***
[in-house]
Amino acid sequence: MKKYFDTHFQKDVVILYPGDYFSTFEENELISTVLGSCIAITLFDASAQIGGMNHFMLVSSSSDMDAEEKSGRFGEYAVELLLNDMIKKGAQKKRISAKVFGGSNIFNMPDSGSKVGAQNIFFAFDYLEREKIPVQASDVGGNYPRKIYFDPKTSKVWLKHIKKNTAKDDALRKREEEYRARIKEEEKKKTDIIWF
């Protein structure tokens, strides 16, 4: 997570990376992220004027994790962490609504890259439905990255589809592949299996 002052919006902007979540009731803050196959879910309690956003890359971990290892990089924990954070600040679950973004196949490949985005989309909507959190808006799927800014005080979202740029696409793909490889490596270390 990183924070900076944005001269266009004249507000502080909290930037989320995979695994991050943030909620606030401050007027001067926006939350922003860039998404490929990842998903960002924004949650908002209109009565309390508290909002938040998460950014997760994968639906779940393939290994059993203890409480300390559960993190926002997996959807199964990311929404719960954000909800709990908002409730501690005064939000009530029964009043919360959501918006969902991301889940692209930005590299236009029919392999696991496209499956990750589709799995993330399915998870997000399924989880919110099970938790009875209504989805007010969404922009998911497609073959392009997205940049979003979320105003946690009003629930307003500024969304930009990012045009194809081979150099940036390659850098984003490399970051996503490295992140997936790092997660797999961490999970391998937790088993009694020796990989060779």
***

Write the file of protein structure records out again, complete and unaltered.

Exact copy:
[in-house]
Amino acid sequence: MKKYFDTHFQKDVVILYPGDYFSTFEENELISTVLGSCIAITLFDASAQIGGMNHFMLVSSSSDMDAEEKSGRFGEYAVELLLNDMIKKGAQKKRISAKVFGGSNIFNMPDSGSKVGAQNIFFAFDYLEREKIPVQASDVGGNYPRKIYFDPKTSKVWLKHIKKNTAKDDALRKREEEYRARIKEEEKKKTDIIWF
């Protein structure tokens, strides 16, 4: 997570990376992220004027994790962490609504890259439905990255589809592949299996 002052919006902007979540009731803050196959879910309690956003890359971990290892990089924990954070600040679950973004196949490949985005989309909507959190808006799927800014005080979202740029696409793909490889490596270390 990183924070900076944005001269266009004249507000502080909290930037989320995979695994991050943030909620606030401050007027001067926006939350922003860039998404490929990842998903960002924004949650908002209109009565309390508290909002938040998460950014997760994968639906779940393939290994059993203890409480300390559960993190926002997996959807199964990311929404719960954000909800709990908002409730501690005064939000009530029964009043919360959501918006969902991301889940692209930005590299236009029919392999696991496209499956990750589709799995993330399915998870997000399924989880919110099970938790009875209504989805007010969404922009998911497609073959392009997205940049979003979320105003946690009003629930307003500024969304930009990012045009194809081979150099940036390659850098984003490399970051996503490295992140997936790092997660797999961490999970391998937790088993009694020796990989060779």